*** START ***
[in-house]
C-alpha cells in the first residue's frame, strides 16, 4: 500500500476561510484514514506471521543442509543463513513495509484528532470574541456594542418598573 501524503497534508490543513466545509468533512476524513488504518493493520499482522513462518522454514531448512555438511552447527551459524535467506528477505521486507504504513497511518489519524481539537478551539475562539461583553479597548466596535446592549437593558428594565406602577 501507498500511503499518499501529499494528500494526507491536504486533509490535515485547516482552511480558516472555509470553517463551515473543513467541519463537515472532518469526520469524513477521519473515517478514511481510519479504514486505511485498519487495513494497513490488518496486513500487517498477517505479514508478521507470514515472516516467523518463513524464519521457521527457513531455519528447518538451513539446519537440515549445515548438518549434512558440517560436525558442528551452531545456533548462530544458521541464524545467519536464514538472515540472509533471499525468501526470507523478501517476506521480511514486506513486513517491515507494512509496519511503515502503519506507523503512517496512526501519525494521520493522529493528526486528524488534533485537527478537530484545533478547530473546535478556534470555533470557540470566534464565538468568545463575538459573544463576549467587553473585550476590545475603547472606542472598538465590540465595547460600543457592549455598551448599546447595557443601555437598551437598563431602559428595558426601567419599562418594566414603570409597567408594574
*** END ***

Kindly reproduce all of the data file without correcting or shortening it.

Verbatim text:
[in-house]
C-alpha cells in the first residue's frame, strides 16, 4: 500500500476561510484514514506471521543442509543463513513495509484528532470574541456594542418598573 501524503497534508490543513466545509468533512476524513488504518493493520499482522513462518522454514531448512555438511552447527551459524535467506528477505521486507504504513497511518489519524481539537478551539475562539461583553479597548466596535446592549437593558428594565406602577 501507498500511503499518499501529499494528500494526507491536504486533509490535515485547516482552511480558516472555509470553517463551515473543513467541519463537515472532518469526520469524513477521519473515517478514511481510519479504514486505511485498519487495513494497513490488518496486513500487517498477517505479514508478521507470514515472516516467523518463513524464519521457521527457513531455519528447518538451513539446519537440515549445515548438518549434512558440517560436525558442528551452531545456533548462530544458521541464524545467519536464514538472515540472509533471499525468501526470507523478501517476506521480511514486506513486513517491515507494512509496519511503515502503519506507523503512517496512526501519525494521520493522529493528526486528524488534533485537527478537530484545533478547530473546535478556534470555533470557540470566534464565538468568545463575538459573544463576549467587553473585550476590545475603547472606542472598538465590540465595547460600543457592549455598551448599546447595557443601555437598551437598563431602559428595558426601567419599562418594566414603570409597567408594574